(You can however use iMovie to edit video from the GH1 and the results are pretty good. FCS would be better though - of course.)



    Thanks. I suspect for now I'l be the limiting factor on the video. I may invest in FCS when I develop some talent!



    +1 for London too!
  • Reply 35 of 63
    I am glad that Apple is finally working on Aperture some more, but it is too little too late for the Pro market I am afraid. I think it will find life in the Amateur and Prosumer side though.



    Most pro photogs (myself included) have used PS for so long that they don't see a need to switch. I finally made the jump this Spring and decided to test both Aperture and LR2 so that I could make an informed decision. This is in spite of having a few colleagues that had moved away from PS, suggest LR2 off the bat, and trying to steer me away from Aperture. I figured they likely stayed with Adobe out of "comfort" and I wanted to make up my own mind. Well, they didn't have to convince me. I didn't find Aperture too intuitive, and while LR2 required me to learn a new UI as well (it's made by Adobe but it's certainly not similar to PS) it fit the way I work every day much better and I took to it right away. Plain and simple. Clearly other people have had the opposite experience so YMMV.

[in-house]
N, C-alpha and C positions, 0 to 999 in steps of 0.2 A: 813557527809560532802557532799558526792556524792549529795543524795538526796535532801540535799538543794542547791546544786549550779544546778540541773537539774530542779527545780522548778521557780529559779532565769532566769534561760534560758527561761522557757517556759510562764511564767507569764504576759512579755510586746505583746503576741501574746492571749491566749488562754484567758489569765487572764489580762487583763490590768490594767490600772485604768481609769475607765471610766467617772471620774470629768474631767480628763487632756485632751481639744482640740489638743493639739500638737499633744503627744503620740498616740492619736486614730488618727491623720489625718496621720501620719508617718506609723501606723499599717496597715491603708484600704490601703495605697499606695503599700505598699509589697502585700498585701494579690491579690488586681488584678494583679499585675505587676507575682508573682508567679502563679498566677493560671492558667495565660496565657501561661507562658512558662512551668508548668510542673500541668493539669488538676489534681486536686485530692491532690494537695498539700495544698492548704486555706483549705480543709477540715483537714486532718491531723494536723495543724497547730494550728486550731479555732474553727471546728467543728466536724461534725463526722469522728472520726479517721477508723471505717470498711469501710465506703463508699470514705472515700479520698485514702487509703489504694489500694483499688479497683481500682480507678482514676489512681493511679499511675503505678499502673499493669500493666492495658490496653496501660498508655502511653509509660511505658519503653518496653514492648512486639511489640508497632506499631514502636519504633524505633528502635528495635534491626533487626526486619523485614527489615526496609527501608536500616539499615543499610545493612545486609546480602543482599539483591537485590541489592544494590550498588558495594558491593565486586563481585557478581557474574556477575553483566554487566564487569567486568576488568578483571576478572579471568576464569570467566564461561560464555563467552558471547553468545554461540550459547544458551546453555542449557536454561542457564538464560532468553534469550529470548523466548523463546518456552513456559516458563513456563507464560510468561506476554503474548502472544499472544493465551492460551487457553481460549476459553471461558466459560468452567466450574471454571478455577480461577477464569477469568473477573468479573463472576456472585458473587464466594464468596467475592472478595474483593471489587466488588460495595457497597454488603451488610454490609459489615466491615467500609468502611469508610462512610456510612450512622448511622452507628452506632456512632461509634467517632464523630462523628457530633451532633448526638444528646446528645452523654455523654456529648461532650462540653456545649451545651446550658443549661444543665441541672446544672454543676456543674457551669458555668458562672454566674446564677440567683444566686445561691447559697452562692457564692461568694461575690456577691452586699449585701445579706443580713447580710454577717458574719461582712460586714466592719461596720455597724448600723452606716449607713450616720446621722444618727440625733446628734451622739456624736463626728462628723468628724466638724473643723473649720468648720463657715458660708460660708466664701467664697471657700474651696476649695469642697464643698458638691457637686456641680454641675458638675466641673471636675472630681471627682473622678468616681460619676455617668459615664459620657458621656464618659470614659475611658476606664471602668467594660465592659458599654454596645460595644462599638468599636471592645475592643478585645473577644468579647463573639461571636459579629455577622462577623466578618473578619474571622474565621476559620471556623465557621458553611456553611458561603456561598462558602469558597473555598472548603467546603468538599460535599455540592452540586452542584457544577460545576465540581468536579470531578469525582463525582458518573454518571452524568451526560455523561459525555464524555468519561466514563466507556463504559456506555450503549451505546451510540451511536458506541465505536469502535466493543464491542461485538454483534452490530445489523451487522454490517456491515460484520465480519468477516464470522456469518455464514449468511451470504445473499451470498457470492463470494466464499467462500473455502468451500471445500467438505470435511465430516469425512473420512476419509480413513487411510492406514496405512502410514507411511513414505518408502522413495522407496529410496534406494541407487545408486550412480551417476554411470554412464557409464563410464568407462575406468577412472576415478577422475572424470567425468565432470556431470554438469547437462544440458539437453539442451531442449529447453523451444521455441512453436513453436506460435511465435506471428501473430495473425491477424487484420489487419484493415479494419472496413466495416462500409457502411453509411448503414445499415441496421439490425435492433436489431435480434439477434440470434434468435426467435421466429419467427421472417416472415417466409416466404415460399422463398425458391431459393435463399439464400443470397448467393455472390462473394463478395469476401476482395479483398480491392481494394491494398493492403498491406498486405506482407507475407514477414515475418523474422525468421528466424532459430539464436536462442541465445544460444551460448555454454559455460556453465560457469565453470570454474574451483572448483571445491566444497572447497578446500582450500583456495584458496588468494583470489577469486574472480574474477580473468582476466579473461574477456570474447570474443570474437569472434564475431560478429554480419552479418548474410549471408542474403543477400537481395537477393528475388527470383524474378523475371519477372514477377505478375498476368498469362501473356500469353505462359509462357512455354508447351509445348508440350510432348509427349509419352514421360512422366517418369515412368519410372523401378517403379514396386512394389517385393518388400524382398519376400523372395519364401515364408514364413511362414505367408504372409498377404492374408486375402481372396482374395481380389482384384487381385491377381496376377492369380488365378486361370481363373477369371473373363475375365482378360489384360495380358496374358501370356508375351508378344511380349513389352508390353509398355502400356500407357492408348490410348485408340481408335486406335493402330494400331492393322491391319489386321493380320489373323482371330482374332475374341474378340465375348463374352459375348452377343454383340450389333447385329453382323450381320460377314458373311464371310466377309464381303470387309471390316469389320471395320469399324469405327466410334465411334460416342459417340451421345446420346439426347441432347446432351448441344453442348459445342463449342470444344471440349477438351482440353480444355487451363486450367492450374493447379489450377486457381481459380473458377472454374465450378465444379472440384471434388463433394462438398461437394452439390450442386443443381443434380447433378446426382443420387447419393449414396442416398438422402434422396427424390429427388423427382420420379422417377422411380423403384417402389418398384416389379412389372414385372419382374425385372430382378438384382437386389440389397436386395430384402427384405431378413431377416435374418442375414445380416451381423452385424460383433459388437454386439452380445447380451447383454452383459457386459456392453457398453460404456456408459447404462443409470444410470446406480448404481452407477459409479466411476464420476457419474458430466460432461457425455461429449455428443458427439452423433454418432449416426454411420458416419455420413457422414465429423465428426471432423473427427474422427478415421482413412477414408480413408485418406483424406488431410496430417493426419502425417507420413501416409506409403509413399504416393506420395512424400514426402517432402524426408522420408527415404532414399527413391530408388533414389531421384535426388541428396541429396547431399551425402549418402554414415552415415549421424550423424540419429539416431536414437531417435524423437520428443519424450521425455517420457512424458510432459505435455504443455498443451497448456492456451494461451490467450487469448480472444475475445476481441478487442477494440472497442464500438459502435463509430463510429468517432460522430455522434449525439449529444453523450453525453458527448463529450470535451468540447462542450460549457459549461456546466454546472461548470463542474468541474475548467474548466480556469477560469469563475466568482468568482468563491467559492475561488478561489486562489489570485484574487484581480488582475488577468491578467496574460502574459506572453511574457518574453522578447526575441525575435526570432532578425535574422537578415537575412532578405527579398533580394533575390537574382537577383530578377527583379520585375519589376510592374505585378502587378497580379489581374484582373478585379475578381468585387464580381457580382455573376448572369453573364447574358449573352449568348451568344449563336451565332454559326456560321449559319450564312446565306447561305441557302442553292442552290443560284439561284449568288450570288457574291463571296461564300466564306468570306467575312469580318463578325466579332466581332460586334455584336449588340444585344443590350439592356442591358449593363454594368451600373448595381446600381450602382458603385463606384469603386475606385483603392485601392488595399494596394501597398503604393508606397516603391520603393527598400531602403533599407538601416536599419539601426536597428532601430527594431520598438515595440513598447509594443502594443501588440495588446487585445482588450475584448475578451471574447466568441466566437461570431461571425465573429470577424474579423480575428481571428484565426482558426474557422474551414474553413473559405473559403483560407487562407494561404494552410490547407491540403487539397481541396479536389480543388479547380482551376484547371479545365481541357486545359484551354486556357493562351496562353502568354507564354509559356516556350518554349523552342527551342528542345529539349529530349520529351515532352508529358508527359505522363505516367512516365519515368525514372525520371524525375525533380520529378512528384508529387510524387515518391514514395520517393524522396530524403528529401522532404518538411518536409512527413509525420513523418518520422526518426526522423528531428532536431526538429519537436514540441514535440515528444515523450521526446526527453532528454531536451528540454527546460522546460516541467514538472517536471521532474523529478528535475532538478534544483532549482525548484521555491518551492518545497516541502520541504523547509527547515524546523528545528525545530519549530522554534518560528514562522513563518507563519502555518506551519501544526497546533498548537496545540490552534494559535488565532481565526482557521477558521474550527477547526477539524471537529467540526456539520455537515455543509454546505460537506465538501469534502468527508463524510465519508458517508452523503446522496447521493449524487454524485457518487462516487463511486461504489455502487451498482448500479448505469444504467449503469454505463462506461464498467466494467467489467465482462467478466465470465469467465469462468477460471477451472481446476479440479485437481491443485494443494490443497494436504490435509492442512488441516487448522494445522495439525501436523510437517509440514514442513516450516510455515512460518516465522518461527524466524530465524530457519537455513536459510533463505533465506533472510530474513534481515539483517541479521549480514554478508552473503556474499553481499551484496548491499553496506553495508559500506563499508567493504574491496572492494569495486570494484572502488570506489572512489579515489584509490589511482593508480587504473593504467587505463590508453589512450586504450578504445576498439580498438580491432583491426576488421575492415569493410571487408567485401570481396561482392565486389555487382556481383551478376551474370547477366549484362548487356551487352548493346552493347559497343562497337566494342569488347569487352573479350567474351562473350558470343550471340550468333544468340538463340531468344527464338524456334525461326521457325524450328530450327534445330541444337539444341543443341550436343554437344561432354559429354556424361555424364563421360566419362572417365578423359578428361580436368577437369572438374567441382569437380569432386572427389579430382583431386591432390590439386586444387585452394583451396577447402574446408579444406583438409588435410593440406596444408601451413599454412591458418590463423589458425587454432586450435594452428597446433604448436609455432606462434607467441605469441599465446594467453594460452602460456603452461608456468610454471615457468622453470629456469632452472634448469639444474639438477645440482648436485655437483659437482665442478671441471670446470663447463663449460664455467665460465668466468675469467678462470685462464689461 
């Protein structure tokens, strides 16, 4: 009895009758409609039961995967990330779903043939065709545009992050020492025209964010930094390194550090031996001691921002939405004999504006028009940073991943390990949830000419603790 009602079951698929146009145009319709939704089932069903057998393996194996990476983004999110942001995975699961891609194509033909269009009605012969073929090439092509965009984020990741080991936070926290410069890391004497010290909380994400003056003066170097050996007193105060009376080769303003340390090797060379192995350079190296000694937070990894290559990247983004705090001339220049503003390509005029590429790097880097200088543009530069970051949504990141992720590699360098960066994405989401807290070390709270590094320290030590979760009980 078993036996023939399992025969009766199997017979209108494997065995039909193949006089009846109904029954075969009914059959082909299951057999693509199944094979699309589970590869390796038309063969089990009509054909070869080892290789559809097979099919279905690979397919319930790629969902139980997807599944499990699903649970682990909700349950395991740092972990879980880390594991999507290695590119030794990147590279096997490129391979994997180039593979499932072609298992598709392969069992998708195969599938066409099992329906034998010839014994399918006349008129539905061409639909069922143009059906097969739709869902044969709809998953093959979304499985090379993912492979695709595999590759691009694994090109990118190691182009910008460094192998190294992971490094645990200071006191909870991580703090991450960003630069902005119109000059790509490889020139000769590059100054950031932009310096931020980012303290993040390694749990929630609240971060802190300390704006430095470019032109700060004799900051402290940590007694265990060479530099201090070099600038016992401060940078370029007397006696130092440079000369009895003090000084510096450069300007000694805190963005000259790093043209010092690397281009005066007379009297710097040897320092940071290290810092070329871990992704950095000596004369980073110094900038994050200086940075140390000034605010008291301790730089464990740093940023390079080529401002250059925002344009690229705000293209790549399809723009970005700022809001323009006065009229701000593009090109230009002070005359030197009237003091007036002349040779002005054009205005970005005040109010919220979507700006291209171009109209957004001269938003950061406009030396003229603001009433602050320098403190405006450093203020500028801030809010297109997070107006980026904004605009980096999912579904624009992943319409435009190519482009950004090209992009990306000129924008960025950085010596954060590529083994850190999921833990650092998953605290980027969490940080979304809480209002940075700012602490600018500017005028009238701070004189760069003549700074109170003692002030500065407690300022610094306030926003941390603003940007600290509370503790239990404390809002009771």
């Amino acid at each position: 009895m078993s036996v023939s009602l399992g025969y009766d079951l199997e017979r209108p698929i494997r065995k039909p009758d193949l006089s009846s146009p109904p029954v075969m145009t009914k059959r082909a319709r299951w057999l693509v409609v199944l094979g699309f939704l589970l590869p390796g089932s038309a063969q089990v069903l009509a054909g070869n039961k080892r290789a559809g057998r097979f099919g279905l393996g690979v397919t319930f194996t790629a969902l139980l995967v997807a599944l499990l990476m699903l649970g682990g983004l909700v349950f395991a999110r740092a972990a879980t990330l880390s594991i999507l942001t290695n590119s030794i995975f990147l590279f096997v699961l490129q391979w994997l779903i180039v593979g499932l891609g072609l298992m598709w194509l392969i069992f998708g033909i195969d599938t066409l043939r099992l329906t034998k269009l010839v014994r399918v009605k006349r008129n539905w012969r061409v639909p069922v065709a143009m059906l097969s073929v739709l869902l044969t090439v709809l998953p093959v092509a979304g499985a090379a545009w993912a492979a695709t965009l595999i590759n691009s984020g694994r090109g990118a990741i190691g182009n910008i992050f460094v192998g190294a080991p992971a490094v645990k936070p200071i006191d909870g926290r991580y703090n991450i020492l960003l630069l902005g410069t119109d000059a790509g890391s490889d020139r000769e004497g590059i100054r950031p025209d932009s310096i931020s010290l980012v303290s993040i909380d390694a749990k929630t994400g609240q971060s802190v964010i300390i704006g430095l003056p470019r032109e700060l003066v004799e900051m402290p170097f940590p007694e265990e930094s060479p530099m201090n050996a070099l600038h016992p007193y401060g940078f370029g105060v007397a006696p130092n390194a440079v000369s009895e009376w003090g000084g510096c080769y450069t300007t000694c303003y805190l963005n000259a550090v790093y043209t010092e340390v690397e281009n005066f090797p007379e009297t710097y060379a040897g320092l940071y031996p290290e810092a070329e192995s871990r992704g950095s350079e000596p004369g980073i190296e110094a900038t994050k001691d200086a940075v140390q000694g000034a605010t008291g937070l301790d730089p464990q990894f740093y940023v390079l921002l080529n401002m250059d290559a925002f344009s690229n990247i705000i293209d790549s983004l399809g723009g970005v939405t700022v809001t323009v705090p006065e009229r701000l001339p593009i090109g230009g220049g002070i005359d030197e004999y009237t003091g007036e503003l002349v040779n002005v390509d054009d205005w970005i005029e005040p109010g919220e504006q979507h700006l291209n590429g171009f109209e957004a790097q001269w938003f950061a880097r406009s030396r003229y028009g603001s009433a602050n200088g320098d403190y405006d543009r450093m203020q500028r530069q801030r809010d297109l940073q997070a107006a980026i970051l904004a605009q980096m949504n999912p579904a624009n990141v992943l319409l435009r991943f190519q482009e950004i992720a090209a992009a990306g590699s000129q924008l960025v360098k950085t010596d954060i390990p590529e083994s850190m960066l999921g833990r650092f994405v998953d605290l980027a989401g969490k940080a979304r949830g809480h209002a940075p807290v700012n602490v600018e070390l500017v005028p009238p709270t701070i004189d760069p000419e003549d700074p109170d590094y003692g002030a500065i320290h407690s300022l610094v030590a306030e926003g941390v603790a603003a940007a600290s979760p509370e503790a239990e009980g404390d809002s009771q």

I think the casual photographer, or the enthusiast, has different needs than the real Pro photog here, and some of the differences may lie there. I don't get to control all of my variables unlike the home user, so some of the workflow has to fit into established patterns set by the publication you are working for, etc... Also, I don't only use LR anyway, and most photogs use a series of different (specialized) products to complete their work; my card ingest, selects and captioning are done with Photo Mechanic, then I go to LR, and in some instances I then go to PS. All of this has to happen quickly! At times you're uploading photos for immediate release in the middle of an event, not hours (or days) later.



    I can say that from my personal observations, the statistics of Pro users for LR, Aperture and PS that the article mentions are indeed accurate.